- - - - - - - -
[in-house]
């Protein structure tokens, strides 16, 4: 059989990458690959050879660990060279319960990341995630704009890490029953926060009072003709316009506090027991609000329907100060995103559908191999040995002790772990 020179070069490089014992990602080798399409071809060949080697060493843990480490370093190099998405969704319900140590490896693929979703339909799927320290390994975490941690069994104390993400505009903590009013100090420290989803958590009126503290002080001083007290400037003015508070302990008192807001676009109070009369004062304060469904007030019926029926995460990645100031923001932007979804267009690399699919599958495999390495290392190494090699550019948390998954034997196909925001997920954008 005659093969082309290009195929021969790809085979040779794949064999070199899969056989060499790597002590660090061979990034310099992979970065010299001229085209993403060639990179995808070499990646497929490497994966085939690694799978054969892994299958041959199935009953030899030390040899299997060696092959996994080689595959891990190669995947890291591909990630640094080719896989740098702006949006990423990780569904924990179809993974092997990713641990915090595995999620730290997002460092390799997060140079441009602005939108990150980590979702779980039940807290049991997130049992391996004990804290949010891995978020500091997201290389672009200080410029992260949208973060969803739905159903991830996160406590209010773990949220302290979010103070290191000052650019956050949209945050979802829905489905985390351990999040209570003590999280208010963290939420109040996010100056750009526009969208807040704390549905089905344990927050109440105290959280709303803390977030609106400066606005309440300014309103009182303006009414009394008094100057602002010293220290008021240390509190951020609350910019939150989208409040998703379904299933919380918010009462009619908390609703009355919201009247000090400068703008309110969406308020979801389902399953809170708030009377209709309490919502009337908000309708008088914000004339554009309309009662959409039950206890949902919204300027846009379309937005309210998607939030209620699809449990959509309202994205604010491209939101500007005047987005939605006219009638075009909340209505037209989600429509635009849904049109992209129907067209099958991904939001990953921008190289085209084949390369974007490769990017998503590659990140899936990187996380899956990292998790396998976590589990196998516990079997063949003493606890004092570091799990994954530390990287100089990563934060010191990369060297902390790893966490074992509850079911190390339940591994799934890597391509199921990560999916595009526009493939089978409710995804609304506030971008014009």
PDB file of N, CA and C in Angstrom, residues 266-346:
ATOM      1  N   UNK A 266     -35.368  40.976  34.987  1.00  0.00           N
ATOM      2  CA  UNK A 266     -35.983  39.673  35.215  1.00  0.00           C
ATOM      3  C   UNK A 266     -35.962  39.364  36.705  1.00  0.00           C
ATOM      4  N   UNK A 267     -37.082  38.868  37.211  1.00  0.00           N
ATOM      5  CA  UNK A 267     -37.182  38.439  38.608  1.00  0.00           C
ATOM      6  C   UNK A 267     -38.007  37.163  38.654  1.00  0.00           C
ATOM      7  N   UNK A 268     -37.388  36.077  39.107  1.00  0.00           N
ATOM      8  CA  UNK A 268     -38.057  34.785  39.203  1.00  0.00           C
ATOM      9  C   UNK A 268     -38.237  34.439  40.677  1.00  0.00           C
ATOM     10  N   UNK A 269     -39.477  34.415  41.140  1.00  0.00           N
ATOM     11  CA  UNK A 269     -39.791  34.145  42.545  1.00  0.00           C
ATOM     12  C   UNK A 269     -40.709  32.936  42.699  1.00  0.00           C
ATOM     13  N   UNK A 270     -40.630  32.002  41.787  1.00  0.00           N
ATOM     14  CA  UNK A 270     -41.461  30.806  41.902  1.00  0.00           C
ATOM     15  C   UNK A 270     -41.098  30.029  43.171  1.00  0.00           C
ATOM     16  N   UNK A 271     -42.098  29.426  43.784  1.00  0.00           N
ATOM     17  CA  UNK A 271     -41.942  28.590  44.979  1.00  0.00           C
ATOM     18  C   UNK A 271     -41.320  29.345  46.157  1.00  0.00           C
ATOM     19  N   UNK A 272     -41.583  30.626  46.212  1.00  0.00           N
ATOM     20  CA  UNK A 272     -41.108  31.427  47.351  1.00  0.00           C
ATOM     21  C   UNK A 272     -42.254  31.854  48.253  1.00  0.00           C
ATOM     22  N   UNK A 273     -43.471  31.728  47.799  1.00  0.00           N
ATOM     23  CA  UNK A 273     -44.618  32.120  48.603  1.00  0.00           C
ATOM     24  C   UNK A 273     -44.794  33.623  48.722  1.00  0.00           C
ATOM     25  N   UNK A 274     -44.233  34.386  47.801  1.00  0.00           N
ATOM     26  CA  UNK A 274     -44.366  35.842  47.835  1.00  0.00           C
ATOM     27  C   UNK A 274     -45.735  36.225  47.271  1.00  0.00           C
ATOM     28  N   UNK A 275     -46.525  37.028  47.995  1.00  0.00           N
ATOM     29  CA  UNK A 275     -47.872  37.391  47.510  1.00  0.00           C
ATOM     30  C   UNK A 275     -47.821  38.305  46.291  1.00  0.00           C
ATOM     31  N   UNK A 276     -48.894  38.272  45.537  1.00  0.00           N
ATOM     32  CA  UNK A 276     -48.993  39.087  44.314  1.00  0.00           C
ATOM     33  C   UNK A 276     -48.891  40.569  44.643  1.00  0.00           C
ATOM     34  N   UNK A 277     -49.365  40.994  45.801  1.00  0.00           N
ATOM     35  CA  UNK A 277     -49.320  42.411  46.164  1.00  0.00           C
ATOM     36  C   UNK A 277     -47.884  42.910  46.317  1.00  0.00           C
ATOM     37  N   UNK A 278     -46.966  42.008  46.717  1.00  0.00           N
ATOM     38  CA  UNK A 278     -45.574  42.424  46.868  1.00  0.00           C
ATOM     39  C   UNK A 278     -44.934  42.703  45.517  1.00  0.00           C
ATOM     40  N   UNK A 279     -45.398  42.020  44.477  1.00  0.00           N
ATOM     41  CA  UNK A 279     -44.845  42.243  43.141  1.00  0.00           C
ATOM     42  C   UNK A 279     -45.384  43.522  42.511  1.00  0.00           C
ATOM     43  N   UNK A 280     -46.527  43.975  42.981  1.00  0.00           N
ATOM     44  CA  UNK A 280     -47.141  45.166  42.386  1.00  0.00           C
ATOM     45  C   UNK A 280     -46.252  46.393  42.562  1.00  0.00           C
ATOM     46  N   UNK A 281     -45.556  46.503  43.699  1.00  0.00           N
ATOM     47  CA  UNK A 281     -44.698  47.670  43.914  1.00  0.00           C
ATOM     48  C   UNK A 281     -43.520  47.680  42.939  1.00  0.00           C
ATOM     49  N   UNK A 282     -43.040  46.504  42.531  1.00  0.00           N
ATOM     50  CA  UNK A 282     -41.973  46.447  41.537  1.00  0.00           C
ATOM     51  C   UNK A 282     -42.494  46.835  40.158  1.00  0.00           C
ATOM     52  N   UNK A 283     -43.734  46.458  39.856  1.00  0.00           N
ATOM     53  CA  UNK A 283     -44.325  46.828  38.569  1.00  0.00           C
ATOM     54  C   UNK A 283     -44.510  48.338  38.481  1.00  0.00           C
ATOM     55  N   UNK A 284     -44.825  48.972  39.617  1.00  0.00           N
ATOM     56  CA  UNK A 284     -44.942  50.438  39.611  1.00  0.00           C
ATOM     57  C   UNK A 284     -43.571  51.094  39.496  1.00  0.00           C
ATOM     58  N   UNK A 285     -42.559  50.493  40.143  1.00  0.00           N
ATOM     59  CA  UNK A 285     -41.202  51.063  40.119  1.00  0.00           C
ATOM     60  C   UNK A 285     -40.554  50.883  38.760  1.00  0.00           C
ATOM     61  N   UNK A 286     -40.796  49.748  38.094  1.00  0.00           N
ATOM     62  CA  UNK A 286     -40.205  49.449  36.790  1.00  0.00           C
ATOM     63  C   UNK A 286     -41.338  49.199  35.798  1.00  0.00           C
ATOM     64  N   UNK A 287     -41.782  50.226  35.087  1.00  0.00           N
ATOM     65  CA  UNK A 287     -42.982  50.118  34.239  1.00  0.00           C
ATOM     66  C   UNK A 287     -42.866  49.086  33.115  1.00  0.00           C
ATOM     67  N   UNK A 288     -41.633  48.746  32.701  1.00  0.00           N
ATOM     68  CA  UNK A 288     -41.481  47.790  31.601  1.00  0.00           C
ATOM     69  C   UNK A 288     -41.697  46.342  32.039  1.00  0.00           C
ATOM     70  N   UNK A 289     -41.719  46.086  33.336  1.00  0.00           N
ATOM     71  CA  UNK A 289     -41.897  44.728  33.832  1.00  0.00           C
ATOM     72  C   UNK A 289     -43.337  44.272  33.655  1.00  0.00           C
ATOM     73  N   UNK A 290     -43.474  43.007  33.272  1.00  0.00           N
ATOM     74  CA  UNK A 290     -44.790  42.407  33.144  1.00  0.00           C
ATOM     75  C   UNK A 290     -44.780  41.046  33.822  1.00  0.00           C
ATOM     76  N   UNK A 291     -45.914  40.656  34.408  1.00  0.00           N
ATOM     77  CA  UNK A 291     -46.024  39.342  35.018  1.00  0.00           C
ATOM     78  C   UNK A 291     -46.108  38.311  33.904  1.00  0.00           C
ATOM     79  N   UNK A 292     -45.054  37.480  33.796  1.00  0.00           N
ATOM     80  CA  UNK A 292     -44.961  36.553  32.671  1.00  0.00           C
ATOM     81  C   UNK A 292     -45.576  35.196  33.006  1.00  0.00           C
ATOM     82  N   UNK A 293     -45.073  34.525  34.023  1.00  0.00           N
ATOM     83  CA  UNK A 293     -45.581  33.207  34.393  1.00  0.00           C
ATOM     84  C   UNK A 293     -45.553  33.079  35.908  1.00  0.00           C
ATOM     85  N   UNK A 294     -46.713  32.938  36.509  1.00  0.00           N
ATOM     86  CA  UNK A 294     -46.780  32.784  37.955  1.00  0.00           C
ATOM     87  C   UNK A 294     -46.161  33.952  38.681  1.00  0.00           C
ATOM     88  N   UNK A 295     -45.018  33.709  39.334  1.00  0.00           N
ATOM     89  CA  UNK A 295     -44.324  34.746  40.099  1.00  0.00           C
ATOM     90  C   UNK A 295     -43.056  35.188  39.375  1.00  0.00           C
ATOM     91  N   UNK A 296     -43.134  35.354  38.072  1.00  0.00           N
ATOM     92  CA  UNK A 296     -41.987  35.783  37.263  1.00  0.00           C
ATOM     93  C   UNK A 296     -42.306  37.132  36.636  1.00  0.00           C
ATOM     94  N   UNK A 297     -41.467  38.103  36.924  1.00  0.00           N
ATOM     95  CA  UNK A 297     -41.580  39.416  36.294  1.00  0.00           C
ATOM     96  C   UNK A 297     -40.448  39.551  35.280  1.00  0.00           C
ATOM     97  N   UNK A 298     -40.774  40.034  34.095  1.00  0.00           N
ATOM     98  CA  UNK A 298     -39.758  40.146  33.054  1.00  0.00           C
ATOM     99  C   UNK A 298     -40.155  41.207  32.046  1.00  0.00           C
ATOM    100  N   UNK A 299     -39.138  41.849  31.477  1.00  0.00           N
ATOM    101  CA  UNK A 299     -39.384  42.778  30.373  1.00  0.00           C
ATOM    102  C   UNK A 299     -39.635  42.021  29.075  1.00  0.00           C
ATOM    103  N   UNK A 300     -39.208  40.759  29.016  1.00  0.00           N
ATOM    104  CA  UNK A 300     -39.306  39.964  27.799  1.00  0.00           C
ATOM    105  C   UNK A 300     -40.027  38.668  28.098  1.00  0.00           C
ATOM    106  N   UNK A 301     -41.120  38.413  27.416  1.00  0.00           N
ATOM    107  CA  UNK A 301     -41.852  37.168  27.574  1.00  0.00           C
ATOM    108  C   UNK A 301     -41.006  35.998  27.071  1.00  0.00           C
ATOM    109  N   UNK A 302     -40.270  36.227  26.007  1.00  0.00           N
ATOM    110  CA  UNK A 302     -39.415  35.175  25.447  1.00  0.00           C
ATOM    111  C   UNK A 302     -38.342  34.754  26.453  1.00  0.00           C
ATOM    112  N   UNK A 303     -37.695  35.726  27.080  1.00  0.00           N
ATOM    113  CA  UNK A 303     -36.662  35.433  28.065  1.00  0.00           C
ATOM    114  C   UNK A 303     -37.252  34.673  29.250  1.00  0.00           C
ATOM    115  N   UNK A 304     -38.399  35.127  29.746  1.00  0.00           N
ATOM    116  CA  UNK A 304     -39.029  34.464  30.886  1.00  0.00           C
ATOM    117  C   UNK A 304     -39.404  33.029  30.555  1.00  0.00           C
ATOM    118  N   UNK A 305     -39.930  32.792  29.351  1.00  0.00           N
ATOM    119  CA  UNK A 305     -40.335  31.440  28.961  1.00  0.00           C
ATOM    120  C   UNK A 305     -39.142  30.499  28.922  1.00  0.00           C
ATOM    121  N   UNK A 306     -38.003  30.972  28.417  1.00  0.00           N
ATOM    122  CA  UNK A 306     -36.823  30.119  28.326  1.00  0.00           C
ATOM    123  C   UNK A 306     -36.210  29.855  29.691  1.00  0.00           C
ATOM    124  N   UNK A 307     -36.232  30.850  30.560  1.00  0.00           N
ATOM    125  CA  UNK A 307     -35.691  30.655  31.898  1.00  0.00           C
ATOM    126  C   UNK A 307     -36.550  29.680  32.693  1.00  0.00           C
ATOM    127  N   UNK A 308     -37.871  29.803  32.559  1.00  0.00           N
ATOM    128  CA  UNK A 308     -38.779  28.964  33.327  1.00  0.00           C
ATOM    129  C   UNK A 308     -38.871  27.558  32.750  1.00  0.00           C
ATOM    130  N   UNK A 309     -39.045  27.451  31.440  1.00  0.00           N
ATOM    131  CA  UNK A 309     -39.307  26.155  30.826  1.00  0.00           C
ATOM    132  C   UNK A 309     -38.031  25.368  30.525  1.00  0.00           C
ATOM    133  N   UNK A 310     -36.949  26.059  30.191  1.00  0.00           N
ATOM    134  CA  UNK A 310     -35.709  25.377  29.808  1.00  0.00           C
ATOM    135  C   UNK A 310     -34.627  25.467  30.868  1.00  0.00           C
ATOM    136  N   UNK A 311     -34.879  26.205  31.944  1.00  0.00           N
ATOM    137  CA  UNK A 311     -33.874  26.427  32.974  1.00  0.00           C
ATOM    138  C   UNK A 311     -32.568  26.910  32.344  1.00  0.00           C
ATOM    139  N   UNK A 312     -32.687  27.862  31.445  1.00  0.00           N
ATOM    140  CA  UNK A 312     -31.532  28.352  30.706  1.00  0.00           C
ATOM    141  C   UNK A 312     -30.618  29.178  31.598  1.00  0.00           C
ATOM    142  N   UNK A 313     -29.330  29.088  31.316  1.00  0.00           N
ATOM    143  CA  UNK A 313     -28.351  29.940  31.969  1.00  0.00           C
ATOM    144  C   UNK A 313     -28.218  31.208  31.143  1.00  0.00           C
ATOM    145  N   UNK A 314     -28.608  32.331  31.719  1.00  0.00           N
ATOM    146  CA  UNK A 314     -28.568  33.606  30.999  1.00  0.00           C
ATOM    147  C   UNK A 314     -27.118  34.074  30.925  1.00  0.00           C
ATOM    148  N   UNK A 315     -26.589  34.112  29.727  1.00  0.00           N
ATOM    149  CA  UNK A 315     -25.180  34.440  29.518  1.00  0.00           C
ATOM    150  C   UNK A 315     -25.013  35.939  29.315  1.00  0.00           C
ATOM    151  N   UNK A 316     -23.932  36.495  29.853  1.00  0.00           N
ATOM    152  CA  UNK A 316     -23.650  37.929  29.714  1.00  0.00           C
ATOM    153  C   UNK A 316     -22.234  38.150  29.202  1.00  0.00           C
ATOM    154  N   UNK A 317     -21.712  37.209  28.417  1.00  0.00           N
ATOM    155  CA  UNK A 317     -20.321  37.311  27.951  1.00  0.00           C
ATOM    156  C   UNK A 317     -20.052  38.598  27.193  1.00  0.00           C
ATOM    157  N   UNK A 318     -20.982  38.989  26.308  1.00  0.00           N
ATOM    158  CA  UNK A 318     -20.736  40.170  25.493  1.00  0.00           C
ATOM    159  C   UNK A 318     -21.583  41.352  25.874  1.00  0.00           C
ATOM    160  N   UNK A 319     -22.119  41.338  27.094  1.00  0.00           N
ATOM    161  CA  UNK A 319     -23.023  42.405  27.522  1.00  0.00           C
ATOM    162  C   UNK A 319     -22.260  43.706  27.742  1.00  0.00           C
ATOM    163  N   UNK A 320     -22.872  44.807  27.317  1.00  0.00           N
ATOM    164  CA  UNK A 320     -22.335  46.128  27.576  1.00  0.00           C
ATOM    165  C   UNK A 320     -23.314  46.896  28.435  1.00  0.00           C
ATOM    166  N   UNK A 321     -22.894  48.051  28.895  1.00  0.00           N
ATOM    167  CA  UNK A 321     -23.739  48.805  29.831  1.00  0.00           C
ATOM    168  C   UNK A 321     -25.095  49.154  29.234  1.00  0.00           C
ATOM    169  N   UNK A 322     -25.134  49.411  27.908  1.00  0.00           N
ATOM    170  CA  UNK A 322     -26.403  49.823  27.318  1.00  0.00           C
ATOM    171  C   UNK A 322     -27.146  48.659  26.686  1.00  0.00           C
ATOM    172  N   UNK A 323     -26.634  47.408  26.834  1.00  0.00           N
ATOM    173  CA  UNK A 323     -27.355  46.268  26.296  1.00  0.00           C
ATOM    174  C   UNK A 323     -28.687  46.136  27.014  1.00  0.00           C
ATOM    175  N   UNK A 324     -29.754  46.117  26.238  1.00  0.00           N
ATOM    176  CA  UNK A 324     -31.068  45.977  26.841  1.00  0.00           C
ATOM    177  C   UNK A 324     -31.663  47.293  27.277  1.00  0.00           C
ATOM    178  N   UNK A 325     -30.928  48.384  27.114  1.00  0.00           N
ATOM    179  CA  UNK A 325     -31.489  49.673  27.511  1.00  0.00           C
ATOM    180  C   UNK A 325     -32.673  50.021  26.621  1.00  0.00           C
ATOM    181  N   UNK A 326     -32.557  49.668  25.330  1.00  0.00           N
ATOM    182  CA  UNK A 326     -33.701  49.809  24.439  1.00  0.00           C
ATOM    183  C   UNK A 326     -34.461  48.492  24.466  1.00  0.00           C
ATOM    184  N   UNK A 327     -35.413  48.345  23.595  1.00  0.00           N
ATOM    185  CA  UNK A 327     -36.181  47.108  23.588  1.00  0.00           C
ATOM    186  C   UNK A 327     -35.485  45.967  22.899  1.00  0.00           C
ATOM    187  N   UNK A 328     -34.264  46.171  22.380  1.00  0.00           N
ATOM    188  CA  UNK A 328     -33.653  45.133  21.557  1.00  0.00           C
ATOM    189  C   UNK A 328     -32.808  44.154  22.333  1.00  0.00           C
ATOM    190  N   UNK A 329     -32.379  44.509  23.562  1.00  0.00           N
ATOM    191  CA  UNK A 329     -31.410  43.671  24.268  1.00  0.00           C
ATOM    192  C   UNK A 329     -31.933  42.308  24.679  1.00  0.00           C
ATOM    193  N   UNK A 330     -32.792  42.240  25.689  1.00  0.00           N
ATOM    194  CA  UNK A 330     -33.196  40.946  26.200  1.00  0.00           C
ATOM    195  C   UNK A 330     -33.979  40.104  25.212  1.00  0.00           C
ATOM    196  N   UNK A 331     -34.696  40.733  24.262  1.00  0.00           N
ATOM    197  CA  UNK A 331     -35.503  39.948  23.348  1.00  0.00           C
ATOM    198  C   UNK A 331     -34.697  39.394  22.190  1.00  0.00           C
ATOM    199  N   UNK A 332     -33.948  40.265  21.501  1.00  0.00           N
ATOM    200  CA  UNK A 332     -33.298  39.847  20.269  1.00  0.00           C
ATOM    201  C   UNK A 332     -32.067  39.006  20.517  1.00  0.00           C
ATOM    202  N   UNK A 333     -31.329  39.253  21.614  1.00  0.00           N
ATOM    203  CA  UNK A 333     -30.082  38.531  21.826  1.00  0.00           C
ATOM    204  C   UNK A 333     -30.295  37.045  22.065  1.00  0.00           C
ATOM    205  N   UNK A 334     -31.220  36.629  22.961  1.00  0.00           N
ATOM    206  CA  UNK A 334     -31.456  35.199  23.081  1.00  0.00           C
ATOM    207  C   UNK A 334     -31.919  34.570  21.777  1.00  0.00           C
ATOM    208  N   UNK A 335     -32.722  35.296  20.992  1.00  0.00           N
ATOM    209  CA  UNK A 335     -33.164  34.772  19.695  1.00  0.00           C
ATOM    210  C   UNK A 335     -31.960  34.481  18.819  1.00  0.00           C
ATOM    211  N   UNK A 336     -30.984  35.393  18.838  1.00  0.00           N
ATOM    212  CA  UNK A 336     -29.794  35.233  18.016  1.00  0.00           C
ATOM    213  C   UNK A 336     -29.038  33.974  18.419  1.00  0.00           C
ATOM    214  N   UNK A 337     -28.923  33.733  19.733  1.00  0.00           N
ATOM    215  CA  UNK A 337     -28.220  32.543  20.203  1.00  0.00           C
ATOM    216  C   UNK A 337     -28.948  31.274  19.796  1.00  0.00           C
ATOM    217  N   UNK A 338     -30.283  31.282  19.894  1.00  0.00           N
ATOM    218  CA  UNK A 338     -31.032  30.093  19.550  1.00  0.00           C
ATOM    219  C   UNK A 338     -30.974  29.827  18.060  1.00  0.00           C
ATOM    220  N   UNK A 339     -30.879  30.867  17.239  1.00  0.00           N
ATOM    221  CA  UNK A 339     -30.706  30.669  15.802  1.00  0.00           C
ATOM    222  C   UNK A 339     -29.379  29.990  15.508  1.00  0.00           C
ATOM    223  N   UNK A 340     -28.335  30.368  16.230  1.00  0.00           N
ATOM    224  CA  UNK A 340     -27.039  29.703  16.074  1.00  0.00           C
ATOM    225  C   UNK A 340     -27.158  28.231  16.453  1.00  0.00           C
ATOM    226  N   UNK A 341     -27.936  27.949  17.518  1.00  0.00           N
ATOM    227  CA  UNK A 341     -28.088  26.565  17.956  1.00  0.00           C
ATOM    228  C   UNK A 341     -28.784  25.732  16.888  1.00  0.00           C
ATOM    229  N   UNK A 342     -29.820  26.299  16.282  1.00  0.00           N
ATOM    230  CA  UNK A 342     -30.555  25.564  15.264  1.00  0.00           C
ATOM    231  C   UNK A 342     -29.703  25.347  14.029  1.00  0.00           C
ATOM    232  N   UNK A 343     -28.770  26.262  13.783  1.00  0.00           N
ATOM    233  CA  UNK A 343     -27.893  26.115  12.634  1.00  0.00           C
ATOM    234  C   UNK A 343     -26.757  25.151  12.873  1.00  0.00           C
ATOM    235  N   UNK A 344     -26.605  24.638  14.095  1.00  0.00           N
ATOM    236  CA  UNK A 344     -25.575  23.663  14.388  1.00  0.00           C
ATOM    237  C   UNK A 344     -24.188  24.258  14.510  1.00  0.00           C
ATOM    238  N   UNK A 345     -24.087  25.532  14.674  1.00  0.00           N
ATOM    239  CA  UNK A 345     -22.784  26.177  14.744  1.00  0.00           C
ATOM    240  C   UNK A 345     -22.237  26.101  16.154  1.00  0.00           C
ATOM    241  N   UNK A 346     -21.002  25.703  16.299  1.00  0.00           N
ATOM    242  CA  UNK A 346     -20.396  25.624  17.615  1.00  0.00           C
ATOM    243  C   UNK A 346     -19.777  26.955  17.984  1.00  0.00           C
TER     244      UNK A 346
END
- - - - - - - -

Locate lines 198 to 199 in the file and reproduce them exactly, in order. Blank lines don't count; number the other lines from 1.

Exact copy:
ATOM    195  C   UNK A 330     -33.979  40.104  25.212  1.00  0.00           C
ATOM    196  N   UNK A 331     -34.696  40.733  24.262  1.00  0.00           N